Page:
Barriers to palliative care and pain treatment can be divided into three areas: 1) lack of health policies in support of palliative-care development; 2) lack of relevant training for health care professionals; and 3) poor accessibility to essential palliative-care drugs.2
MECC—jointly with the Children’s Hospitals and Clinics of Minnesota—has recently initiated training courses and workshops for health professionals across the region. The goal of these educational activities is to create a Middle Eastern nucleus of champions who will facilitate continuing educational activities throughout the region. In recent months, “MECC graduates” have initiated and organized training activities in Jordan, Palestine, Egypt, and Cyprus.
In January, the General Assembly of the United Nations adopted a revised resolution to its September 2011 Political Declaration, which emphasized the importance of palliative-care services, especially in developing countries. This fact is relevant to most Middle Eastern countries, where most patients with cancer seek medical attention only when the disease is in an advanced stage, beyond cure, but are suffering from severe pain and other disabling symptoms. Hence, countries with limited resources should consider home-based palliative-care services, which can be provided, for the most part, by a visiting nurse with a community health care worker under the supervision of a physician either in the community or in an oncology center.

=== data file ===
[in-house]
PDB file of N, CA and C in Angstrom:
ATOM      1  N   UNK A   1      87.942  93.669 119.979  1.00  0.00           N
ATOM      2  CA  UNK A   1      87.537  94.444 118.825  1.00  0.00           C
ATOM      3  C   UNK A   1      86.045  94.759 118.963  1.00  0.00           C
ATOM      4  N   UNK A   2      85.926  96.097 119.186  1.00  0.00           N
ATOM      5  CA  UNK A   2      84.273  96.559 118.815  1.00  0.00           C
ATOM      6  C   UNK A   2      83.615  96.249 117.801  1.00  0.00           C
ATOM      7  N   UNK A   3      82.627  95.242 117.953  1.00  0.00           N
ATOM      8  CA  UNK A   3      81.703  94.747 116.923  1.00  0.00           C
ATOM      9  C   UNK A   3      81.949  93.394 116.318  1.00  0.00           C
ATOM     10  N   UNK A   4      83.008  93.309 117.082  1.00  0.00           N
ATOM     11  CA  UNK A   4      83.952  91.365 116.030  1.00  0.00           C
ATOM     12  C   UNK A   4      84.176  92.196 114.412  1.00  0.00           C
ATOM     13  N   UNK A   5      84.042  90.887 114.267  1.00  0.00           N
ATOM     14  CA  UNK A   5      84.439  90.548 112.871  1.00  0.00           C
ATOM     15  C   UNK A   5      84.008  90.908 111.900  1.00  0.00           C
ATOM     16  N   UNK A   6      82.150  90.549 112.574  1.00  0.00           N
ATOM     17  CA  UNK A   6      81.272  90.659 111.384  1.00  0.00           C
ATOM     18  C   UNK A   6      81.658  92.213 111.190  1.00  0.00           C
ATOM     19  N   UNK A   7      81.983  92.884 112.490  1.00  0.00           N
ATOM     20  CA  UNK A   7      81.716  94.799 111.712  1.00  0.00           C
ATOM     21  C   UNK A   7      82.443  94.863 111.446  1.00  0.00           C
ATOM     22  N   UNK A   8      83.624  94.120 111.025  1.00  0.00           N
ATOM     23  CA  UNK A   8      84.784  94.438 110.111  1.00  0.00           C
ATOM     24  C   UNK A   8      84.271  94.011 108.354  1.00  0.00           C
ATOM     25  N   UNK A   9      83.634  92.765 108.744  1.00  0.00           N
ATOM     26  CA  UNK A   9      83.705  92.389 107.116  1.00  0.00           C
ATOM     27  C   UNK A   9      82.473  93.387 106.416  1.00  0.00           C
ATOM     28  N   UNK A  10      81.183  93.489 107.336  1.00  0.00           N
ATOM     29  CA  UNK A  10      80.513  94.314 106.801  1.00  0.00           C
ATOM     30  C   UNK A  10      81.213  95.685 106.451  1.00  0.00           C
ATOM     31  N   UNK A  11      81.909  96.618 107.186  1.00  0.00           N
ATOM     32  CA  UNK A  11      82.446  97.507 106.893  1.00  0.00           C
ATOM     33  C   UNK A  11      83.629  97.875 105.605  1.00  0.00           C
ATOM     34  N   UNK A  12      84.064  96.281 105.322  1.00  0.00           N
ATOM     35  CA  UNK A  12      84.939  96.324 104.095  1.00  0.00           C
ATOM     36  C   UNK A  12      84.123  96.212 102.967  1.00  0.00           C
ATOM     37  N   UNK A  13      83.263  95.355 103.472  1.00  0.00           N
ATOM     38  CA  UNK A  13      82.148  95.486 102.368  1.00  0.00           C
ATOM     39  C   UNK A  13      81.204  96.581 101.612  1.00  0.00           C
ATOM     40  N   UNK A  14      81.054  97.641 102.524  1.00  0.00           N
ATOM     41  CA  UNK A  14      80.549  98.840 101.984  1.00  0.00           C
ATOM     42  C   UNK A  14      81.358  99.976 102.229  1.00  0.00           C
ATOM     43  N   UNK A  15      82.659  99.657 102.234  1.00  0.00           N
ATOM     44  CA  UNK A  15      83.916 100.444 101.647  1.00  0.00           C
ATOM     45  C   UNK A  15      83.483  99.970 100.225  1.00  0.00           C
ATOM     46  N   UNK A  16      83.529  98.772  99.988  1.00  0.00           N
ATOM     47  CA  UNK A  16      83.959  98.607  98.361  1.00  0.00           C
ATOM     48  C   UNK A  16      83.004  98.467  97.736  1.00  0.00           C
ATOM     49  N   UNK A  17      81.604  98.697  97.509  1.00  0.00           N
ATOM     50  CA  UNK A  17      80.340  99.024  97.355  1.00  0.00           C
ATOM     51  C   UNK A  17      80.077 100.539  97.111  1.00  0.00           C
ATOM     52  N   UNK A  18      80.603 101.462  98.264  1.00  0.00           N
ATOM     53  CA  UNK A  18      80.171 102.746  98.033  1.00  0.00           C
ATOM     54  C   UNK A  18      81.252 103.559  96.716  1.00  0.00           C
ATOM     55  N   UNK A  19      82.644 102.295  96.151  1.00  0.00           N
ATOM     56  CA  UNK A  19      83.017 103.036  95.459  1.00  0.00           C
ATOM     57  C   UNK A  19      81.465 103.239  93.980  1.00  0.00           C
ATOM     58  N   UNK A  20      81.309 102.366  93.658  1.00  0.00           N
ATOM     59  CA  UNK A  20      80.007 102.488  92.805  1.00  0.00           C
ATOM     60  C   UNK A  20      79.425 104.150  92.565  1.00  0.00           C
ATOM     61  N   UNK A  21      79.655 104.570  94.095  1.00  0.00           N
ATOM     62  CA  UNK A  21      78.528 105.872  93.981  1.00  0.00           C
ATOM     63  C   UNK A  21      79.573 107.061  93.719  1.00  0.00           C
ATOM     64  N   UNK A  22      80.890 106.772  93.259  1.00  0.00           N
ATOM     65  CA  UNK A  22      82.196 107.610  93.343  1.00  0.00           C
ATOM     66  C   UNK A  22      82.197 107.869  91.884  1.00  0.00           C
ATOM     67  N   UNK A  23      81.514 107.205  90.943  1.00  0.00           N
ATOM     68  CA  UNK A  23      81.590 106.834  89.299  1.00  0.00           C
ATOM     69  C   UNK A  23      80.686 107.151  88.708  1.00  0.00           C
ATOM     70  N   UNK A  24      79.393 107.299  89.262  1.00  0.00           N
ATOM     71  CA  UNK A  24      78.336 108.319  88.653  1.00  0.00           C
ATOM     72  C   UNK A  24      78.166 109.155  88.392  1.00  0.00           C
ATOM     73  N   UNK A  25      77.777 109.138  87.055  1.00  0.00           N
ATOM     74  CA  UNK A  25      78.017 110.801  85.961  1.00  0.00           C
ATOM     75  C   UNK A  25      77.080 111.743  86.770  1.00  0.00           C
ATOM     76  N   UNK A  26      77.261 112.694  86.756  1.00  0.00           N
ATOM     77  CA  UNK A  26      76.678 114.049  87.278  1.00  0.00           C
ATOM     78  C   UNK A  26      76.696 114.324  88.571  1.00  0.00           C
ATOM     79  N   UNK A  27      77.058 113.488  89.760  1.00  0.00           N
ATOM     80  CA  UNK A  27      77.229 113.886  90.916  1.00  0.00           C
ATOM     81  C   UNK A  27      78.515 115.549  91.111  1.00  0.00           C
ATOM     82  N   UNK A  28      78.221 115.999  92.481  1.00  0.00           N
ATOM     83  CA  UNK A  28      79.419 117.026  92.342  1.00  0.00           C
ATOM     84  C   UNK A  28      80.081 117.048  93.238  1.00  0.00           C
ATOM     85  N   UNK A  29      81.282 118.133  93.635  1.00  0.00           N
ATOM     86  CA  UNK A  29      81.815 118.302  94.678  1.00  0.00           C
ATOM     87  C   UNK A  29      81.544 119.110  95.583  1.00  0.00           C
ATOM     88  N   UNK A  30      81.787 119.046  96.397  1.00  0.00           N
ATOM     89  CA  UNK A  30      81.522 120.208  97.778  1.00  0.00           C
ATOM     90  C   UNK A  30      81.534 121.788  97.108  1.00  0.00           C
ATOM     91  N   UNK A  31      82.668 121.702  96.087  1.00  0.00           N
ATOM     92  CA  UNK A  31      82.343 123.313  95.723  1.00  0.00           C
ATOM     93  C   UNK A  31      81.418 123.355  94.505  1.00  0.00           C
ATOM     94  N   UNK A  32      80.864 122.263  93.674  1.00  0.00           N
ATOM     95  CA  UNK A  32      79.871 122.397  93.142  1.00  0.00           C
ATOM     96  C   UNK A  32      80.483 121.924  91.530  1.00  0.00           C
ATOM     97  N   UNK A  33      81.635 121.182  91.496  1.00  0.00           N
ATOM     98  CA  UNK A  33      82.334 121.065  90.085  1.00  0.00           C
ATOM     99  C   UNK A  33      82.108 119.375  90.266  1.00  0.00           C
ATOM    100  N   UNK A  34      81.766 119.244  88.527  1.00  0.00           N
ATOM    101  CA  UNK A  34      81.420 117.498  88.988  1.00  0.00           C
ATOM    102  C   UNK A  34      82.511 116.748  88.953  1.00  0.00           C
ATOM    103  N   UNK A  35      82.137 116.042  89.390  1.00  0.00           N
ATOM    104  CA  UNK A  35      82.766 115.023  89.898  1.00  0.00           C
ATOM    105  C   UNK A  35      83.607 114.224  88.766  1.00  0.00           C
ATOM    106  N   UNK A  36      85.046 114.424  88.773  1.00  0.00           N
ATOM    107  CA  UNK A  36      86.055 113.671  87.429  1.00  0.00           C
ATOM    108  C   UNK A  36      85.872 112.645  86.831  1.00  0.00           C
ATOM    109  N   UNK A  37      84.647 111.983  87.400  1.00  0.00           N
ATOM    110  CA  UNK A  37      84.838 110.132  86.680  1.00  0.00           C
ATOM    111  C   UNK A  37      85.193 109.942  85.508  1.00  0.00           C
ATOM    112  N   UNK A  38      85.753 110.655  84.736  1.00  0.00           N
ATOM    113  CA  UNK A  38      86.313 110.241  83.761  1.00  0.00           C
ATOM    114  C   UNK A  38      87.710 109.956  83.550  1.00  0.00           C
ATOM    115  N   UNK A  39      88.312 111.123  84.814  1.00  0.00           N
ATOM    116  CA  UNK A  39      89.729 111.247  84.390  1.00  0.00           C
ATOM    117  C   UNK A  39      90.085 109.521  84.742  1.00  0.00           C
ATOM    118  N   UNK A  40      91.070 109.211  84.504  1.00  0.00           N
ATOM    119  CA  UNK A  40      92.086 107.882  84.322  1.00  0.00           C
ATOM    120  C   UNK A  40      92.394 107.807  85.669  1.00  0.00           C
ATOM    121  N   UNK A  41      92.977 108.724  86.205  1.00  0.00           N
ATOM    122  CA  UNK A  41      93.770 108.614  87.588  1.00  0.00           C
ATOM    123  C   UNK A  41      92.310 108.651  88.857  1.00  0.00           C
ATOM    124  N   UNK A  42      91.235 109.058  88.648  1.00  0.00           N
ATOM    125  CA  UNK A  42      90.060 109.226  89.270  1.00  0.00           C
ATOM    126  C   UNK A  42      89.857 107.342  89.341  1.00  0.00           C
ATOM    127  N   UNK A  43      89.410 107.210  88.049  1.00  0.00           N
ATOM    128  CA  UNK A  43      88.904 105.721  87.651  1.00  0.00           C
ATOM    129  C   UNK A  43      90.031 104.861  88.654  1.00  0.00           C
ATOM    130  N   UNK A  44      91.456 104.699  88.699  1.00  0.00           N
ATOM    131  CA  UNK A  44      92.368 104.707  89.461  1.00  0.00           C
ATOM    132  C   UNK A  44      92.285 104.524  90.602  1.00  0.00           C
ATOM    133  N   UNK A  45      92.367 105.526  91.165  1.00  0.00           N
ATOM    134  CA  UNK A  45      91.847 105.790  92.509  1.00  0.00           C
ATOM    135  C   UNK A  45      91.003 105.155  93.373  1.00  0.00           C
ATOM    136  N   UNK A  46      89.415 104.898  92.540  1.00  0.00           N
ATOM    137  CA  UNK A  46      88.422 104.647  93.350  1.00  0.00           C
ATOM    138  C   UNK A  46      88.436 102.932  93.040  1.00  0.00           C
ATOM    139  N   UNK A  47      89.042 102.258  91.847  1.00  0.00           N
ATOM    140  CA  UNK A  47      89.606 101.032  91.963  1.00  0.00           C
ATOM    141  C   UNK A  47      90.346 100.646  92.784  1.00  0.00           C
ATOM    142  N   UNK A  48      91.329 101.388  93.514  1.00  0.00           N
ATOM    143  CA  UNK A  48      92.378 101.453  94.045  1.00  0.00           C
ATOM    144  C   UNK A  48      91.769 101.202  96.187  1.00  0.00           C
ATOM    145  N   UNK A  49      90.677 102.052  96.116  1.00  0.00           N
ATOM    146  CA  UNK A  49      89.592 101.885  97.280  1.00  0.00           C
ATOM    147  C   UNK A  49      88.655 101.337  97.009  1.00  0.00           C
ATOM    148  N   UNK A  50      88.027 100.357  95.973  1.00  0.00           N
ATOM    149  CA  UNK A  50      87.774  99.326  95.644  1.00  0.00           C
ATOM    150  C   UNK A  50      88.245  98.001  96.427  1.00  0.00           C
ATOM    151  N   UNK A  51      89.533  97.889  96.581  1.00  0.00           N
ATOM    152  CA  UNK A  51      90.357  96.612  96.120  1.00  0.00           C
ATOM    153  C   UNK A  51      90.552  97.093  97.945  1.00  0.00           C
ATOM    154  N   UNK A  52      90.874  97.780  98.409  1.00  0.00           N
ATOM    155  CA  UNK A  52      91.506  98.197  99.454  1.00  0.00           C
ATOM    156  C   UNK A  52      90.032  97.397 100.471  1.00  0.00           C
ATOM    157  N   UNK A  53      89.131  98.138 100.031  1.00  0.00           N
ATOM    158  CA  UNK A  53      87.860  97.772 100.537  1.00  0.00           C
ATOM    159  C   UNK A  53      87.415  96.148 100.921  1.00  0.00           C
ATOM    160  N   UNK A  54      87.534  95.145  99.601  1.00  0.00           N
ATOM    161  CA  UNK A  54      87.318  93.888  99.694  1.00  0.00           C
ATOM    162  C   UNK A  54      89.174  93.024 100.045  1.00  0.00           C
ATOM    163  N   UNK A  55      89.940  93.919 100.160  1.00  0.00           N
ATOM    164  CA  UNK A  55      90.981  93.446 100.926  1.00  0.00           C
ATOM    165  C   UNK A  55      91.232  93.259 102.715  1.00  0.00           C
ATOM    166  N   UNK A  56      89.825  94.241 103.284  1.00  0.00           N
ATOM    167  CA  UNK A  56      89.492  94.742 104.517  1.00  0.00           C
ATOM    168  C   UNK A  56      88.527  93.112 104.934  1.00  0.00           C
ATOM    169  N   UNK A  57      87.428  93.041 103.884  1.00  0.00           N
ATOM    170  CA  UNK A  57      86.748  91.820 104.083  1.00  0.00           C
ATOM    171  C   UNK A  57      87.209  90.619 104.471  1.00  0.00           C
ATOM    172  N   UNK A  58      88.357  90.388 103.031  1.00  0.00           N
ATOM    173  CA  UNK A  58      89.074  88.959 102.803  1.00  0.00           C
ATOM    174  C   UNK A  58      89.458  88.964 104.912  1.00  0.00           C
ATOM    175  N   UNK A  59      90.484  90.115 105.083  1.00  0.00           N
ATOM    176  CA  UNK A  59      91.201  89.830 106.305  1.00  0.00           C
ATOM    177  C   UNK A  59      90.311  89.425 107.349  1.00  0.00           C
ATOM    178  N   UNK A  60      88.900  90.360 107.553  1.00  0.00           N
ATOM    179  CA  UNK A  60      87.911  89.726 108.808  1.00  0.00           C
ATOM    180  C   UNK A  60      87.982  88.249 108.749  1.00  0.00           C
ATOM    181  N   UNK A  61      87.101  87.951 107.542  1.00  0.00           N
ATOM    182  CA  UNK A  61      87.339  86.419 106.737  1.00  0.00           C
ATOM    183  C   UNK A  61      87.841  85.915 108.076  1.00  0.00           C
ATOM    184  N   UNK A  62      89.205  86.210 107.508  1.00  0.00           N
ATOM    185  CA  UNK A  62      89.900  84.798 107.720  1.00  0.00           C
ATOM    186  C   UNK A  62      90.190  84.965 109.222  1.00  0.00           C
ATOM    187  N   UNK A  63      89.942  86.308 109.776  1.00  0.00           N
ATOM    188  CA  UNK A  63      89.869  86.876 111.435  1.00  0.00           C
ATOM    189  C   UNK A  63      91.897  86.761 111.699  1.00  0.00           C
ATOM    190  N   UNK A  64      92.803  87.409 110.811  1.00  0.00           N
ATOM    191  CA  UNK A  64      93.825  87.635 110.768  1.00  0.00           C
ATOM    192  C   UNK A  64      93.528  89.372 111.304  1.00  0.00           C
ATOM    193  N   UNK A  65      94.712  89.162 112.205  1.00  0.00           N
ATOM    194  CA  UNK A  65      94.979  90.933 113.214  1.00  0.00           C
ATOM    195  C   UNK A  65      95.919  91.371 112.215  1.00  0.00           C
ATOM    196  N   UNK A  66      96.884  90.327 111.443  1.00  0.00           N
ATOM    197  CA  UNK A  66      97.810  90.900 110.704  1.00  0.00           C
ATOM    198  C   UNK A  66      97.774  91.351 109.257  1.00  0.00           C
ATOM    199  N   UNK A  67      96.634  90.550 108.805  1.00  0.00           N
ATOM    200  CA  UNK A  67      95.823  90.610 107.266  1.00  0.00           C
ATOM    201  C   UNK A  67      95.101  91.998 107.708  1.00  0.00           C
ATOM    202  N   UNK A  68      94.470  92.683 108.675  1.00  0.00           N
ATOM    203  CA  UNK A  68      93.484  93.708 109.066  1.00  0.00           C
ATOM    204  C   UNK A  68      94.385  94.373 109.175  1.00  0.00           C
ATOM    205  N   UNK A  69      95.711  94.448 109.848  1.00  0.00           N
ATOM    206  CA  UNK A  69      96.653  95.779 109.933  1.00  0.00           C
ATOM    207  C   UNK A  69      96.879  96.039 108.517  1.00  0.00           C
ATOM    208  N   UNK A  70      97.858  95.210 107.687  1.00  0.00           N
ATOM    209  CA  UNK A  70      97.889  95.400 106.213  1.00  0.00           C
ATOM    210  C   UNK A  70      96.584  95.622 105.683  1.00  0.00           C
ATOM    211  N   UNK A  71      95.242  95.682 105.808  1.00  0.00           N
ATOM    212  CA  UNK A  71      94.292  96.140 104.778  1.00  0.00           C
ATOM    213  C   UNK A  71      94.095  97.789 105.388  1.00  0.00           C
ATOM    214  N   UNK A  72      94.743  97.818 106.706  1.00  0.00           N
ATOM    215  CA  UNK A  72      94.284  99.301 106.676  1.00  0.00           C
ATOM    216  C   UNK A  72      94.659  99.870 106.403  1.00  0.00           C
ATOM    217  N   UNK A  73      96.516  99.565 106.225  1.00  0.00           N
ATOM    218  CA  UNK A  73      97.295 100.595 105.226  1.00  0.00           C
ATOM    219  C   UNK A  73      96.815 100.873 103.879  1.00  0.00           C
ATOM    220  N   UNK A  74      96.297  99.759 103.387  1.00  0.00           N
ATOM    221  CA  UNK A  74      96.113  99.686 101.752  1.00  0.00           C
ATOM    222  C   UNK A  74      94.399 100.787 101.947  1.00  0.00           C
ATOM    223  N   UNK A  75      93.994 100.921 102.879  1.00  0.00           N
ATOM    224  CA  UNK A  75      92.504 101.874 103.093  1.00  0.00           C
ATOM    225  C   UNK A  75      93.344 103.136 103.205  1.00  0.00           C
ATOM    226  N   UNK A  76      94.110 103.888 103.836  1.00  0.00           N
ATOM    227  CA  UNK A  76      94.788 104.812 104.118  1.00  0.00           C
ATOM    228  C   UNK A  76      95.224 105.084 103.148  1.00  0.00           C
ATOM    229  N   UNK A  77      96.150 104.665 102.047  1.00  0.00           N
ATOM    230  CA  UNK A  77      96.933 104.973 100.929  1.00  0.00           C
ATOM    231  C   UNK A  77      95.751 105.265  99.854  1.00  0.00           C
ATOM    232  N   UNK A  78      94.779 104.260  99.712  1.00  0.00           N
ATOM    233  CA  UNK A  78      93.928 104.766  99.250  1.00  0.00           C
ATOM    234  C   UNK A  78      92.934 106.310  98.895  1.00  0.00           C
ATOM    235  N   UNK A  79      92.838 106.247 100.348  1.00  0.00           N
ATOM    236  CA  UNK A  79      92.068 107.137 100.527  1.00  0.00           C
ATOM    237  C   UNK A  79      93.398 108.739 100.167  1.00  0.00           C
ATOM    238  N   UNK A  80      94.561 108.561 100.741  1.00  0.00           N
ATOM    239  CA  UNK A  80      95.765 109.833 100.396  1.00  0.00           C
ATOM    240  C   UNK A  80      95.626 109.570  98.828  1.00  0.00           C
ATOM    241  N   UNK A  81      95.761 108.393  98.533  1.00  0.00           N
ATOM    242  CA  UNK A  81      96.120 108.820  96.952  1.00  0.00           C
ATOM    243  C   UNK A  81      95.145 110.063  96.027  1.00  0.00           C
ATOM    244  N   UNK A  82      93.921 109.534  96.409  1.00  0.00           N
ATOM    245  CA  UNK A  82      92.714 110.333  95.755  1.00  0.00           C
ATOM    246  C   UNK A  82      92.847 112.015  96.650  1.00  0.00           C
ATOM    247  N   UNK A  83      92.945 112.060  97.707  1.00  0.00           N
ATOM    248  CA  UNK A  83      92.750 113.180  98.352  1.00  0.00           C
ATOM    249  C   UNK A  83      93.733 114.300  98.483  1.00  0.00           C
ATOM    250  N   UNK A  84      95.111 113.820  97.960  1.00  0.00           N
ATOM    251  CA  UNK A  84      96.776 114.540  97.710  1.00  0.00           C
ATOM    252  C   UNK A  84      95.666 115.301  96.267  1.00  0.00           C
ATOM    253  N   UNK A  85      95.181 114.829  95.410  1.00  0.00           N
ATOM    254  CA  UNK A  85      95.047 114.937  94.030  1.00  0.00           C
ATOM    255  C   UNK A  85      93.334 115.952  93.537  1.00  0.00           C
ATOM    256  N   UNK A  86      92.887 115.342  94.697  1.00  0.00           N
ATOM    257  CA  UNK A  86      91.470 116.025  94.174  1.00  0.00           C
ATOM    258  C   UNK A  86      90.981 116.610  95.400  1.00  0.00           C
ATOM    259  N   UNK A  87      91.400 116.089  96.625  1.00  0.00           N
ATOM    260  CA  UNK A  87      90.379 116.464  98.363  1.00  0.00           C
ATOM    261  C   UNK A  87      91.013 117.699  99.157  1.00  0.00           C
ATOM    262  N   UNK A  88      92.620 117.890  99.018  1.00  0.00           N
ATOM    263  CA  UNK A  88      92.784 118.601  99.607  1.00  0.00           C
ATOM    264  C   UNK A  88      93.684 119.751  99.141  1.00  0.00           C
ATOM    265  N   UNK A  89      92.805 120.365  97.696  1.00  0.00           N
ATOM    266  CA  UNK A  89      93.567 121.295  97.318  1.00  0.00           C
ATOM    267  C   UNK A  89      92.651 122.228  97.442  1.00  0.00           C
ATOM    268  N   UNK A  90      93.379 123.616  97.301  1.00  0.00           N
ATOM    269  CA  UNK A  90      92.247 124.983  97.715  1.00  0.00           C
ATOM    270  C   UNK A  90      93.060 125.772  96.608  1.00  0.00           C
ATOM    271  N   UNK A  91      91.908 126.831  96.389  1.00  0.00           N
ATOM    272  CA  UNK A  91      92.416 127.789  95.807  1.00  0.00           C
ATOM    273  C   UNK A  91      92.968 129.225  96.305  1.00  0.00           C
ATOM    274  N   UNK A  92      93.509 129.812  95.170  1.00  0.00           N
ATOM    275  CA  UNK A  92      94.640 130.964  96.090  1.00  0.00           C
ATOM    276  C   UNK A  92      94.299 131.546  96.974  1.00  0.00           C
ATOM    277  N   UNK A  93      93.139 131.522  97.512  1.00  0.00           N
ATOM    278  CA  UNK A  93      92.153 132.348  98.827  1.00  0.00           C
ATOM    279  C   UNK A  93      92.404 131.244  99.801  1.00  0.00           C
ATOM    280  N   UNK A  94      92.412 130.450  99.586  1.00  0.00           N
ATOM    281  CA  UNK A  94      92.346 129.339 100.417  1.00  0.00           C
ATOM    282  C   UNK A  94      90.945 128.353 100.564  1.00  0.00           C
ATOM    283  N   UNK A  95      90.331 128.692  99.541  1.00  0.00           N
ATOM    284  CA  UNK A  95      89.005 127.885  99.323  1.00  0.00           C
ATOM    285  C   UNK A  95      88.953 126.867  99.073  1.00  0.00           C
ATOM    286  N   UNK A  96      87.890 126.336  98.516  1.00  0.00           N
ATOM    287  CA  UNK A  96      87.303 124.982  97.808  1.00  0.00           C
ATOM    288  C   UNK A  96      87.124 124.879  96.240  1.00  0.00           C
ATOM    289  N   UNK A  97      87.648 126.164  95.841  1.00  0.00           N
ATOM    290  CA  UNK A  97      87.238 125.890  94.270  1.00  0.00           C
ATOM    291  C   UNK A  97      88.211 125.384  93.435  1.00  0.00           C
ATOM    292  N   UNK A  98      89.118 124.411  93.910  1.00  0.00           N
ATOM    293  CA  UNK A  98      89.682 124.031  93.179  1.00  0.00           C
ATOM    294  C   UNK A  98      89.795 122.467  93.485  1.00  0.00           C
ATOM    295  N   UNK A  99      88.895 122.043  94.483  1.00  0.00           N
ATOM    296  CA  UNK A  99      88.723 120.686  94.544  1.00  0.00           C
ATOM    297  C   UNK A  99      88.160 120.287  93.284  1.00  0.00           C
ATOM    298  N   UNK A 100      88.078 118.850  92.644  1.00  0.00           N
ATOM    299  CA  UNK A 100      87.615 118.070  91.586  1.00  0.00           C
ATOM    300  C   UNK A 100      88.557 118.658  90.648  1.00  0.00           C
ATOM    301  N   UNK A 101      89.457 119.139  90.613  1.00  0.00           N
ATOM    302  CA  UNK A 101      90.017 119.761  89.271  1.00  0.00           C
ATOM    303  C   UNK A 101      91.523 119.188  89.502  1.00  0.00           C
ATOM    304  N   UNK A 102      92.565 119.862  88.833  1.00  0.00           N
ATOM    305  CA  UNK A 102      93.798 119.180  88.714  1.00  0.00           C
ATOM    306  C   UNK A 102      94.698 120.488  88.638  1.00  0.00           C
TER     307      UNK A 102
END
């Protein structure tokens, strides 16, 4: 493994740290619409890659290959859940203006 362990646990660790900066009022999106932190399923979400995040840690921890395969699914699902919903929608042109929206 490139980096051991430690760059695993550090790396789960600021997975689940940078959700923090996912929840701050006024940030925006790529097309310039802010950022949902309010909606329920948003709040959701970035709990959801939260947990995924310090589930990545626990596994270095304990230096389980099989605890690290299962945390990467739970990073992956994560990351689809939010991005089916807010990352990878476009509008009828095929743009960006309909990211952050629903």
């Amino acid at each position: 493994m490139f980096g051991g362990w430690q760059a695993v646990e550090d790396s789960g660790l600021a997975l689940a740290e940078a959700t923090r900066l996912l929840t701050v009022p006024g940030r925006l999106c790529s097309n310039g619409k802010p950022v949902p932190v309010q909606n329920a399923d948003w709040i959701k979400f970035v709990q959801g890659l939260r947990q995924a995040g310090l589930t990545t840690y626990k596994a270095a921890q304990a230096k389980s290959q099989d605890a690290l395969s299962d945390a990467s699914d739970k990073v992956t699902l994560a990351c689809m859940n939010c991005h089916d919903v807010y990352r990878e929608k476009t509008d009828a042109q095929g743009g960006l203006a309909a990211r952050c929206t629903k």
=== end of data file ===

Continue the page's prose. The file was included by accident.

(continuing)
Two non-governmental organizations in Cyprus, the Cyprus Anti-Cancer Society and the Cyprus Association of Cancer Patients and Friends, have succeeded in developing a national model for such an efficient palliative-care service.
AC: What is your role in the development of palliative-care services, and what changes do you envision?
Dr. Silbermann: The Middle East is characterized by multiple faiths and cultures, and it is imperative that health care providers are respectful of and responsive to the various health beliefs, practices, and cultural needs of such a diverse population.
MECC’s palliative-care project will place much emphasis on end-of-life care. It is MECC’s immediate goal to enhance education at all levels, including families, health care professionals, religious officials, policymakers, and regulators. Psycho-oncology and palliative care are concurrently evolving subspecialties around the world. In developed countries, these subspecialties are beginning to focus on the psychological, behavioral, physical, spiritual, and existential dimensions of patients with cancer, their families, and caregivers. MECC has begun to introduce these important facets in its training activities in the region. It is MECC’s hope that initiatives and efforts of international organizations such as ASCO will help ameliorate significant mental and physical health care disparities in the Middle East.
AC: Is there anything else you would like to share?
Dr. Silbermann: Pain management has been surrounded by myth, irrationality, and cultural bias in the Middle East. It is MECC’s belief that education and training are the cornerstones of improving palliative-care services.